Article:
Virginia Republican candidate for governor Wyatt B. Durrette yesterday accused Democratic Gov. Charles S. Robb of injecting race into this year's statewide campaigns, a charge that brought a swift and blunt denial from Robb.

Durrette said Robb was practicing a "double standard" by calling on candidates to avoid appeals to racial prejudice while at the same time identifying blacks as a special support group for State Sen. L. Douglas Wilder (D-Richmond), the Democratic nominee for lieutenant governor.

Durrette said Robb's use of the words "special constituency" during a press conference last week was a reference to blacks who may support Wilder, who is black.

Many politicians have expressed concern that because Wilder is the first black to run for statewide office as the nominee of a major party, the question of race could be divisive and overshadow other issues in this fall's election.

"The governor did not identify the issues or the special constituency to which he was referring, but the implication was clear . . . If, as it seems clear, the special constituency to which Gov. Robb refers is one defined by racial characteristics, then his stance is contradictory and unfair."

A tape recording of a press conference last week shows that Robb said the voting records of Wilder and Durrette, a former Fairfax legislator, were nearly identical on major issues "with the exception of a couple of issues with which he Wilder has been identified in part because of his special constituency he represented as a senator."

George M. Stoddart, Robb's press secretary, said Robb "was incredulous" over Durrette's charge. Stoddart said all 40 members of the state Senate have separate districts that are "special constituencies or else we would have one statewide race for all 40 seats."

Stoddart said "it is puzzling" that the charge has come almost a week after Robb's press conference, during which Robb said he did not believe the Republicans would use race in the campaign.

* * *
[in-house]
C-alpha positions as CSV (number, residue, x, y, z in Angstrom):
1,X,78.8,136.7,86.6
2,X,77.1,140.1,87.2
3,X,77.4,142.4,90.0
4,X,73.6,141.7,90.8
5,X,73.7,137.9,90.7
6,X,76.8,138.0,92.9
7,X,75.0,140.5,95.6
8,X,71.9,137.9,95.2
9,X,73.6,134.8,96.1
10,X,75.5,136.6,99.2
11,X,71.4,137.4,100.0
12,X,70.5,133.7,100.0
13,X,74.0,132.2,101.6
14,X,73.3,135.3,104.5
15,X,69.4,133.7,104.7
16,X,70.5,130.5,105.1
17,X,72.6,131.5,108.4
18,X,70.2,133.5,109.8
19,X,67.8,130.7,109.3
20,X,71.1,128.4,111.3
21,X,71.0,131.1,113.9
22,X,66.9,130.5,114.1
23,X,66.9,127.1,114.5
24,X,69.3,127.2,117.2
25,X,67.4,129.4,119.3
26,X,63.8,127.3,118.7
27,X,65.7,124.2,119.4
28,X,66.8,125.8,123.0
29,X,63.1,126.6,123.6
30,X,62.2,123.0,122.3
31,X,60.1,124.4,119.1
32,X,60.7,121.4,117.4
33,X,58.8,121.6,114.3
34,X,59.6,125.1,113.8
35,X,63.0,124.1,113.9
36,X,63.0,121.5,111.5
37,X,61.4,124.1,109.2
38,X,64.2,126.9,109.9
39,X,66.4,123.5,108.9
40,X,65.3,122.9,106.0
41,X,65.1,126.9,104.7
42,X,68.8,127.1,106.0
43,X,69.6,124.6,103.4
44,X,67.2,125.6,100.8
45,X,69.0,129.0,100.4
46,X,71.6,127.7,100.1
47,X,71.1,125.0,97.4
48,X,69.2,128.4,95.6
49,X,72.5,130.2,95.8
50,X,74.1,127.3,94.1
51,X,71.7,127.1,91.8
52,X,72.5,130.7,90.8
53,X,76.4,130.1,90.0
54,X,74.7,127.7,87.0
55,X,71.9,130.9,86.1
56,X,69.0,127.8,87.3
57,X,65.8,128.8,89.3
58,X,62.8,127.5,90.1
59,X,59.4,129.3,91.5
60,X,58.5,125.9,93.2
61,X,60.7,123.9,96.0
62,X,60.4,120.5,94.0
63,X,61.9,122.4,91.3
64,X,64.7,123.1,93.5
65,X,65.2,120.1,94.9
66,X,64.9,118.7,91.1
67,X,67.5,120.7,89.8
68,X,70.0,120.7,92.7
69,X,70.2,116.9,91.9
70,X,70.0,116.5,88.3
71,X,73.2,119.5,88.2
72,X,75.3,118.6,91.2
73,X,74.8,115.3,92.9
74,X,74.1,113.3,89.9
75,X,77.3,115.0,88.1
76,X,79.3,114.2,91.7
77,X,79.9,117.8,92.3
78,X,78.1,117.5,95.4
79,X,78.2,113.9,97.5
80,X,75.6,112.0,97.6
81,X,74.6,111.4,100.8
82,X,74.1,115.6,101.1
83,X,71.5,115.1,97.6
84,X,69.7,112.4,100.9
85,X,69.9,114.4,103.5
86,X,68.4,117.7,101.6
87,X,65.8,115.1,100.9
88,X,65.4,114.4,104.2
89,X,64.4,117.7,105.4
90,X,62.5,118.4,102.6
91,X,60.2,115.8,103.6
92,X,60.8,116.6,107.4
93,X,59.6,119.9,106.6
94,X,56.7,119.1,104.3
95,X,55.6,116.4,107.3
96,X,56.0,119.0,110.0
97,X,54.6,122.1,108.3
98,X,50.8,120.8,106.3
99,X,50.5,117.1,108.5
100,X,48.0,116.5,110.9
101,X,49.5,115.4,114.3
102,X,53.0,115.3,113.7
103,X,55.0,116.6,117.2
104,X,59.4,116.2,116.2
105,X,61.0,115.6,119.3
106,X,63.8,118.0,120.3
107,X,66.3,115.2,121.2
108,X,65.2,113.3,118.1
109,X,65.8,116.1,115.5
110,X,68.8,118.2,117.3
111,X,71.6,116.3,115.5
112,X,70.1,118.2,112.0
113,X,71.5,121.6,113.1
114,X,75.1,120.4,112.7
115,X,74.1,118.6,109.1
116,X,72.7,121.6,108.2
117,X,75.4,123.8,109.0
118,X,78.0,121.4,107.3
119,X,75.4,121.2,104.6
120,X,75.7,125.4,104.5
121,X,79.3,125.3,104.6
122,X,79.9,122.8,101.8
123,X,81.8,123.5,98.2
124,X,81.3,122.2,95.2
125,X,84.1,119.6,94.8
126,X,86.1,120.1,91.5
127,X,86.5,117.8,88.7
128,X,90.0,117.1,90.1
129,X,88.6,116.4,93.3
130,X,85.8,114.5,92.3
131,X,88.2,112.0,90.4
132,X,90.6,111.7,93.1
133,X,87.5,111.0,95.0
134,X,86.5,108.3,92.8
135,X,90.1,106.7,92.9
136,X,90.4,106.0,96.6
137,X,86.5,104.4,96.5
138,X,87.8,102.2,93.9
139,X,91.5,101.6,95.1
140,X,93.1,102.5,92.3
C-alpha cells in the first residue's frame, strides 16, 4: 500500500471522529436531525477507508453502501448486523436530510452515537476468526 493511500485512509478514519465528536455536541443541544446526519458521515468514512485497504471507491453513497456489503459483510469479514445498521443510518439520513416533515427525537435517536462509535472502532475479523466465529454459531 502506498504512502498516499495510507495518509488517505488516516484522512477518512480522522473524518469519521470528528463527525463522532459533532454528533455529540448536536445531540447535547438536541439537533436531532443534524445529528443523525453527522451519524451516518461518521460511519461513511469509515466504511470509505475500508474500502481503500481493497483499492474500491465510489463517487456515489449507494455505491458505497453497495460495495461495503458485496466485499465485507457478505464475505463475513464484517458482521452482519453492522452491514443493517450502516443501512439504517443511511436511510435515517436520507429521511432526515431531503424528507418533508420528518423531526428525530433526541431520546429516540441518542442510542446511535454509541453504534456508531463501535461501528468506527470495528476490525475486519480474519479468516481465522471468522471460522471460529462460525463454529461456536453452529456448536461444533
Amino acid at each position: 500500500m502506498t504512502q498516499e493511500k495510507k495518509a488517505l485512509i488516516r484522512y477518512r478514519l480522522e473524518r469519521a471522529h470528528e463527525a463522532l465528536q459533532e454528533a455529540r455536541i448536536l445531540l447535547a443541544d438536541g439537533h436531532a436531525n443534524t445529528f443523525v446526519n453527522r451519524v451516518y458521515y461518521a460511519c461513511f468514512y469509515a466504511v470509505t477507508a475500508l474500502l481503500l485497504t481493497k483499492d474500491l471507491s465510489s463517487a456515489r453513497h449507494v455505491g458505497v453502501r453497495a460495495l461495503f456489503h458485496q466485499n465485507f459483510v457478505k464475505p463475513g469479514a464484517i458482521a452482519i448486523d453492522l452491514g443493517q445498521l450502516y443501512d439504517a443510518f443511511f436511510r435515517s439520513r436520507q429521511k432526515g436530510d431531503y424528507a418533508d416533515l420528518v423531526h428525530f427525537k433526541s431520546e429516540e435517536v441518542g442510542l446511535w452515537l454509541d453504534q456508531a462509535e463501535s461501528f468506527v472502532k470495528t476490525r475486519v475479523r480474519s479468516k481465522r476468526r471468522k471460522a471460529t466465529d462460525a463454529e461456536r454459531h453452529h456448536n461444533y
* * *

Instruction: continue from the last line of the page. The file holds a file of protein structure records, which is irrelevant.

"It's unfortunate that the new Wyatt Durrette is resorting to the old tricks the Republicans tried four years ago . . . ," Stoddart said.

Robb at first was responding to questions about whether the GOP would use racial issues in the campaign against Wilder.

Robb went on to say that Wilder "is clearly in the mainstream" of Virginia politics and sharply disputed Durrette's characterization of Wilder as one of the most liberal candidates ever to seek statewide office.

Darrel Martin, campaign manager for Gerald L. Baliles, the Democratic nominee for governor, derided Durrette's accusation as a "somewhat shrill claim" that was inaccurate and dismissed it as "Dur-rhetoric" that fails to mention that Robb was talking about Wilder's role as a state senator.

"Every legislative district has its own constituency. To a responsive leader they are all special," Martin said.

Martin said Durrette has repeatedly attacked Robb instead of Baliles. "If Mr. Durrette chooses to run against the present governor, that is certainly his prerogative."

Durrette's two-page statement also was signed by State Sen. John H. Chichester of Fredericksburg, the GOP nominee opposing Wilder.

The statement reaffirmed the Republicans' "deep conviction" that racial issues should not play any role in the Nov. 5 general election.

Robert "Bobby" Watson, executive director of the state Democratic Party, however, denounced the Durrette statement, as a "back door" ploy to use racial appeals simply by bringing the issue up.

"I have said all along the Republicans would make an out-front effort that they are recruiting black support," Watson said. "All of that is a smokescreen because they know that racism will have to be used [for them] to win the campaign."